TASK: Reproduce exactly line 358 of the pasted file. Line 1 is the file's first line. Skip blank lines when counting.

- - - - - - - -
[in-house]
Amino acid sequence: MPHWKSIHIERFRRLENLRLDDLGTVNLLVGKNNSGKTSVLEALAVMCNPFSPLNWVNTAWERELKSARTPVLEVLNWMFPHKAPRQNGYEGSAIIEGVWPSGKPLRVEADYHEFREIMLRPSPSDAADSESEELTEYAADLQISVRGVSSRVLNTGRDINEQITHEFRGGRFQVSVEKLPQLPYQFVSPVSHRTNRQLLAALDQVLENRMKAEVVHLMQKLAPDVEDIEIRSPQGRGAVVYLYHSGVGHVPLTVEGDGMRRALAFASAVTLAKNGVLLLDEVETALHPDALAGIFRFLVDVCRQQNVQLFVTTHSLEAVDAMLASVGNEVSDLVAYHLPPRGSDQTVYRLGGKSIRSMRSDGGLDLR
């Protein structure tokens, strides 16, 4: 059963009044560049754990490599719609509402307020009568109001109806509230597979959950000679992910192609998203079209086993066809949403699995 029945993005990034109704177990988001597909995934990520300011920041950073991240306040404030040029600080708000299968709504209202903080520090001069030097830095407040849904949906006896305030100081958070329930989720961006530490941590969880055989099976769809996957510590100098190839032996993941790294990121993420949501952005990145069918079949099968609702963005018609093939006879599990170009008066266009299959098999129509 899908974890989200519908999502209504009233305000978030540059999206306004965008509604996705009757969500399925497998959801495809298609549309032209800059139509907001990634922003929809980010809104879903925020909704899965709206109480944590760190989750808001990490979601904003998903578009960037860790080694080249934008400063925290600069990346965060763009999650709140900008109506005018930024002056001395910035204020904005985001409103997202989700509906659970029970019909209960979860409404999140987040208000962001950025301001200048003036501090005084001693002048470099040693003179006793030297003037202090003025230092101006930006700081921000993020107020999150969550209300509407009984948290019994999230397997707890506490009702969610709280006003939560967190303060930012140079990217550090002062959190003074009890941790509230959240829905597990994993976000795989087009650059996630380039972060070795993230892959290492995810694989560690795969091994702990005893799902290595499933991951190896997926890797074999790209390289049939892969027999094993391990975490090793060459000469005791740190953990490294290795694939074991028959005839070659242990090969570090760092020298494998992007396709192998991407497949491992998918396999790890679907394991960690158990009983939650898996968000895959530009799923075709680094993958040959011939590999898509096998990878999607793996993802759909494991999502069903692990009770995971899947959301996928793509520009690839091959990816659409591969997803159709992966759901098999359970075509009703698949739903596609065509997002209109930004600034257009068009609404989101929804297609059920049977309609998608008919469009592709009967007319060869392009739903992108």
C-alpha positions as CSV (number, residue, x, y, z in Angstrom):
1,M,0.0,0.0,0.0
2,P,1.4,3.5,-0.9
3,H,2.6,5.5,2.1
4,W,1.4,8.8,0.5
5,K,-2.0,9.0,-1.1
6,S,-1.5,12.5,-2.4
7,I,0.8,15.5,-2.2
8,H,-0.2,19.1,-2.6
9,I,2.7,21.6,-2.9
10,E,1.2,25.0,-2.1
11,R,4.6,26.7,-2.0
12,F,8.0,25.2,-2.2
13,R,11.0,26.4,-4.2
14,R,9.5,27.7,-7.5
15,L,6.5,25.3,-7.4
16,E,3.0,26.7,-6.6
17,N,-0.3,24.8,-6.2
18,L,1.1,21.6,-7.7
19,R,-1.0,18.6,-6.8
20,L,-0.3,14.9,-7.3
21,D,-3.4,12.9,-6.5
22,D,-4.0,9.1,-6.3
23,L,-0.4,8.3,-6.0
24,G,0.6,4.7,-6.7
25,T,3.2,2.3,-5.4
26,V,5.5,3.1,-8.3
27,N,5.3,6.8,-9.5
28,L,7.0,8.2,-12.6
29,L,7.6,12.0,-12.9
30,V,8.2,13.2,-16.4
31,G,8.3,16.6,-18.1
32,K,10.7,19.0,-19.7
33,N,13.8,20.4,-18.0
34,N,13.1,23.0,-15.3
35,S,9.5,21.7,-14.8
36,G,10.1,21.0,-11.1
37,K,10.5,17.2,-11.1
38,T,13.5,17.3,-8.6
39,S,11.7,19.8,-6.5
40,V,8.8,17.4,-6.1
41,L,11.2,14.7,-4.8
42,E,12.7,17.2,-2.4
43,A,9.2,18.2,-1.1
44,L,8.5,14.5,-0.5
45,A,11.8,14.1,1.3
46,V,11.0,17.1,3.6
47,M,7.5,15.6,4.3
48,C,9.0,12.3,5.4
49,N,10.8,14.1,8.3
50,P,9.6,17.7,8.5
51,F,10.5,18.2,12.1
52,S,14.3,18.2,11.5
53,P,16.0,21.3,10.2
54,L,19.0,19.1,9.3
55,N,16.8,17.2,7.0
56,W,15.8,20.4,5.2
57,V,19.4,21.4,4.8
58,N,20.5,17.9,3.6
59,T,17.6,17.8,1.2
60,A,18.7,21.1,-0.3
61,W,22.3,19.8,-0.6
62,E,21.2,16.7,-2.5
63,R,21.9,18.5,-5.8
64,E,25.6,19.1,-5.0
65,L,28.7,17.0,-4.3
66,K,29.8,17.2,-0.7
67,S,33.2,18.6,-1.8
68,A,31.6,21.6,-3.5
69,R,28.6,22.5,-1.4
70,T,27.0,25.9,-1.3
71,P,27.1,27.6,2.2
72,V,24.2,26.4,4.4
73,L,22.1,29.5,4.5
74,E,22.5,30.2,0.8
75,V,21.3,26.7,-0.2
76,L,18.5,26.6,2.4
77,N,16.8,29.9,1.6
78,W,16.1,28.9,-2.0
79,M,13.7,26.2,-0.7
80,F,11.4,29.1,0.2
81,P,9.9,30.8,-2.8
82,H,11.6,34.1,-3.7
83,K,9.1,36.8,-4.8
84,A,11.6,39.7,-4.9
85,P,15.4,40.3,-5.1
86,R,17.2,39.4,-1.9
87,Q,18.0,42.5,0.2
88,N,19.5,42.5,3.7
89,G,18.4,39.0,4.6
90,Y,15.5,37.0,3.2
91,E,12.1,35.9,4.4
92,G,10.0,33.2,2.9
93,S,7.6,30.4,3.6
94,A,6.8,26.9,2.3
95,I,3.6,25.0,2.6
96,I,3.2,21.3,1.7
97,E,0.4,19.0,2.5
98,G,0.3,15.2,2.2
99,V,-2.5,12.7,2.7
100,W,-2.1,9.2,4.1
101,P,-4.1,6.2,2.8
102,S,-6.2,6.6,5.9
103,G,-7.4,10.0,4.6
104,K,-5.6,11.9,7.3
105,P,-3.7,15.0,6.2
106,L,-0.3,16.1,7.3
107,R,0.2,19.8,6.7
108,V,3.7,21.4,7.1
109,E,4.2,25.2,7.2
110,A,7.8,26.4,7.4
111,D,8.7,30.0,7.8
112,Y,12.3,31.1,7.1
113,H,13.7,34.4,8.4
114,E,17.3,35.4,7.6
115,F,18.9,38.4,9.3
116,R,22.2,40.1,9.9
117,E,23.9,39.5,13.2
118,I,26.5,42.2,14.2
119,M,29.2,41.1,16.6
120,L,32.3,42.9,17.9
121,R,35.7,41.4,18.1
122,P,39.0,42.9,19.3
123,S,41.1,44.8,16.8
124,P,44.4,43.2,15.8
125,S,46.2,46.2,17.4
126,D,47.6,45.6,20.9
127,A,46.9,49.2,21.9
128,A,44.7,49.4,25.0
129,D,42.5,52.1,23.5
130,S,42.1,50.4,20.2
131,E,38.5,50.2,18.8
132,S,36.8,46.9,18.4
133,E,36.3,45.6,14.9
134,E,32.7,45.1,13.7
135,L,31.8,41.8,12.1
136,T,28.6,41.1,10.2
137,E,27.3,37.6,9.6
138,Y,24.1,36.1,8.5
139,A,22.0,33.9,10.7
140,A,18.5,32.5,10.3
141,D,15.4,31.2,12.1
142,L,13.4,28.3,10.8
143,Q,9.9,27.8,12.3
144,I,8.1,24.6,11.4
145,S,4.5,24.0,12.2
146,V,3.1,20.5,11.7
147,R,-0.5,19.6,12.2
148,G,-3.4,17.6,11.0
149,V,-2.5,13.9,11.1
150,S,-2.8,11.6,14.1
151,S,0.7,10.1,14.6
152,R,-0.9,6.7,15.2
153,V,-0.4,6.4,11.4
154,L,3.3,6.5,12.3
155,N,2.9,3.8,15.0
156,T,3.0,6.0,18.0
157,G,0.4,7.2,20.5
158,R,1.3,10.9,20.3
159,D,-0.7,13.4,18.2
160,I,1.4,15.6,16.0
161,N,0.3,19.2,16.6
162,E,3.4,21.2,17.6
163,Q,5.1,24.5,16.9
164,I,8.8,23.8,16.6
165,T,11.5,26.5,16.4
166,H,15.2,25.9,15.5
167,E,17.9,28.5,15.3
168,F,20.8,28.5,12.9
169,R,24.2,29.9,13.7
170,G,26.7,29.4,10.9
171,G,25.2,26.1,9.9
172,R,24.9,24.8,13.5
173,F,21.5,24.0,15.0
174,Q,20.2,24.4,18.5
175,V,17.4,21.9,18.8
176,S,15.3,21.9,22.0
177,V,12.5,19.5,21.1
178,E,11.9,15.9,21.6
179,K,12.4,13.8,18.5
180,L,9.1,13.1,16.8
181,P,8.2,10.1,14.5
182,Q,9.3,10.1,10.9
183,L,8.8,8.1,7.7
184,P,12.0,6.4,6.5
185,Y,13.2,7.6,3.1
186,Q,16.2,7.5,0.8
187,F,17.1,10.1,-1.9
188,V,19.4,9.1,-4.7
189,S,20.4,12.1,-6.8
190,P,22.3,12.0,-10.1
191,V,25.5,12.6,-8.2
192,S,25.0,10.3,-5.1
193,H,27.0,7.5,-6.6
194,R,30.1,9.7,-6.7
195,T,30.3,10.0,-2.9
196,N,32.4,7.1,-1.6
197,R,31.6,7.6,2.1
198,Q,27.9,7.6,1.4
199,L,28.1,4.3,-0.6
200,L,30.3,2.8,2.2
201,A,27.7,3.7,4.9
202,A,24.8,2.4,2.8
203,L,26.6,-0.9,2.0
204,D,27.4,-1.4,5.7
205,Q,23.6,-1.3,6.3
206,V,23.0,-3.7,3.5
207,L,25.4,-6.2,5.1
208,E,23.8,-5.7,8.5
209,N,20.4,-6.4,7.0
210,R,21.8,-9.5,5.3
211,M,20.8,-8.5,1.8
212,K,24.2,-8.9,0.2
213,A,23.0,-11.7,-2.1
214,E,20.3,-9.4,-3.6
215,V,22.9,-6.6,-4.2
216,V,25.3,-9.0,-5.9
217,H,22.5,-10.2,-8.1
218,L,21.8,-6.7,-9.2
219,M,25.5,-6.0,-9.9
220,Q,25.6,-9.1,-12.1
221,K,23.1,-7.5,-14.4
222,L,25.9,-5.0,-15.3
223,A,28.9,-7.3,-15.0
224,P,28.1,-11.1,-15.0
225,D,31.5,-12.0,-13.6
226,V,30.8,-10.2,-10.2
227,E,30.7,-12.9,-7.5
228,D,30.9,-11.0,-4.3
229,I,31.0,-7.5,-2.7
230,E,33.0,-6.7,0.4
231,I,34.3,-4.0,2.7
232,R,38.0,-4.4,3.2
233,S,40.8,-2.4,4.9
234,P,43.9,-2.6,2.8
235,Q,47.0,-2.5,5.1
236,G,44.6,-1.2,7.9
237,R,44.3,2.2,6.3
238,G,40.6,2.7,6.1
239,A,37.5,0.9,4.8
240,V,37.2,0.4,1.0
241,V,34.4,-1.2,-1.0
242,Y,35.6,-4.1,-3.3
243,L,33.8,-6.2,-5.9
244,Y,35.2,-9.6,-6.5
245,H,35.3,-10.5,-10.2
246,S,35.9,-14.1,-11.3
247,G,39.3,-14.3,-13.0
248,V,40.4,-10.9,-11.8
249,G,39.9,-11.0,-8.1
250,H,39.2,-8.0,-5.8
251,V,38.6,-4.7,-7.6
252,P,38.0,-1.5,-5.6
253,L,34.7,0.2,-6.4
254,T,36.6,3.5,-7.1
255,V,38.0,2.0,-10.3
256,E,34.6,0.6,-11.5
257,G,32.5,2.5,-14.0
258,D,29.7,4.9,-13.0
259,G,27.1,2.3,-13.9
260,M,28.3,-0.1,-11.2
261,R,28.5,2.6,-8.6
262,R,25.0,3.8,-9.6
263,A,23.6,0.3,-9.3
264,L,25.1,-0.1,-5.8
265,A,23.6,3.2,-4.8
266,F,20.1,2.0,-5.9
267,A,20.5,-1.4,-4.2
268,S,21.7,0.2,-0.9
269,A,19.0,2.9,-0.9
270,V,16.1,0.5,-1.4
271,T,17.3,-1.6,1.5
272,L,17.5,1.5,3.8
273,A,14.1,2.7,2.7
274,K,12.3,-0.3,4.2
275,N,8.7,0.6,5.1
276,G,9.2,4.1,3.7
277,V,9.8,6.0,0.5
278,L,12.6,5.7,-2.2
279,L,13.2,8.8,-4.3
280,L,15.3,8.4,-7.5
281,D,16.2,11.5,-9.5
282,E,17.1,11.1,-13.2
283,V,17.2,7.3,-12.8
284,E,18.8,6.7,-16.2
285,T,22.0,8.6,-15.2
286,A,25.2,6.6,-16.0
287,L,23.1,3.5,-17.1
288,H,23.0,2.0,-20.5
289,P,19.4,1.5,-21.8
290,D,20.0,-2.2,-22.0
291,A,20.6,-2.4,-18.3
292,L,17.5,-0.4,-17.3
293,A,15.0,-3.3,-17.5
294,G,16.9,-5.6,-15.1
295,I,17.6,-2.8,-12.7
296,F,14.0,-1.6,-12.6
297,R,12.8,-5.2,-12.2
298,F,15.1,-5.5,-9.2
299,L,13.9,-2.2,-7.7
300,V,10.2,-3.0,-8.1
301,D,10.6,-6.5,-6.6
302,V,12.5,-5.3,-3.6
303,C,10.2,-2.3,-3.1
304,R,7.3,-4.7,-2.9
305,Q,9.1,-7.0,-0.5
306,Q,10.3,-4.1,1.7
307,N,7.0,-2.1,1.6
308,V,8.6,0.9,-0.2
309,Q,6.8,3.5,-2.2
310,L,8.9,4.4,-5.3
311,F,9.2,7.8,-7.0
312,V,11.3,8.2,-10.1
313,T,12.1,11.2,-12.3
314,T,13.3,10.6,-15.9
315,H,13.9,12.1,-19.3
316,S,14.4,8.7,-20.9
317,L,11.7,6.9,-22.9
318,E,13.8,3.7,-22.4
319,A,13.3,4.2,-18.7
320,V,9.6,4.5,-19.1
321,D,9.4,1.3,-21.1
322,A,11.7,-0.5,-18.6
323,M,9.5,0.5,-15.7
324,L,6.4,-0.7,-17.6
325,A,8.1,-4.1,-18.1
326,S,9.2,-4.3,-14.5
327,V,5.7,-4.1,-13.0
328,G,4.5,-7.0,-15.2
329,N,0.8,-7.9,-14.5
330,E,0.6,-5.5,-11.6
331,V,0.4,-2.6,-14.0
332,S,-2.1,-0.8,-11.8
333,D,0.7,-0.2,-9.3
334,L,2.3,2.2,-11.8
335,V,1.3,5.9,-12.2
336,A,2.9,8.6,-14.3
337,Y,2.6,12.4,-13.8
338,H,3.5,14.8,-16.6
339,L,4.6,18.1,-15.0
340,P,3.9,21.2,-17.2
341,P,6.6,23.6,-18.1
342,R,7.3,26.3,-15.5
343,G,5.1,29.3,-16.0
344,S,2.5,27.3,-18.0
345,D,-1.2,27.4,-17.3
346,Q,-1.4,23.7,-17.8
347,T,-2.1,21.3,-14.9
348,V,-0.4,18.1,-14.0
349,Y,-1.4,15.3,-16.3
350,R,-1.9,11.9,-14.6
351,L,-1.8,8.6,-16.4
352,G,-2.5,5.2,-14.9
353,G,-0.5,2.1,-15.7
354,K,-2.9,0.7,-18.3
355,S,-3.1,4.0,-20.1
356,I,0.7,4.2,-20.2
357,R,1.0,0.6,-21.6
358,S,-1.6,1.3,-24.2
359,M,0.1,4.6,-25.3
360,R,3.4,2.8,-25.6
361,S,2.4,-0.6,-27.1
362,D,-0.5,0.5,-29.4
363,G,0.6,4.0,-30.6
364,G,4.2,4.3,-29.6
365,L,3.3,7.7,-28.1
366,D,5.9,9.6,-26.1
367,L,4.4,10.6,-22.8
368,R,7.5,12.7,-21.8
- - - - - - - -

354,K,-2.9,0.7,-18.3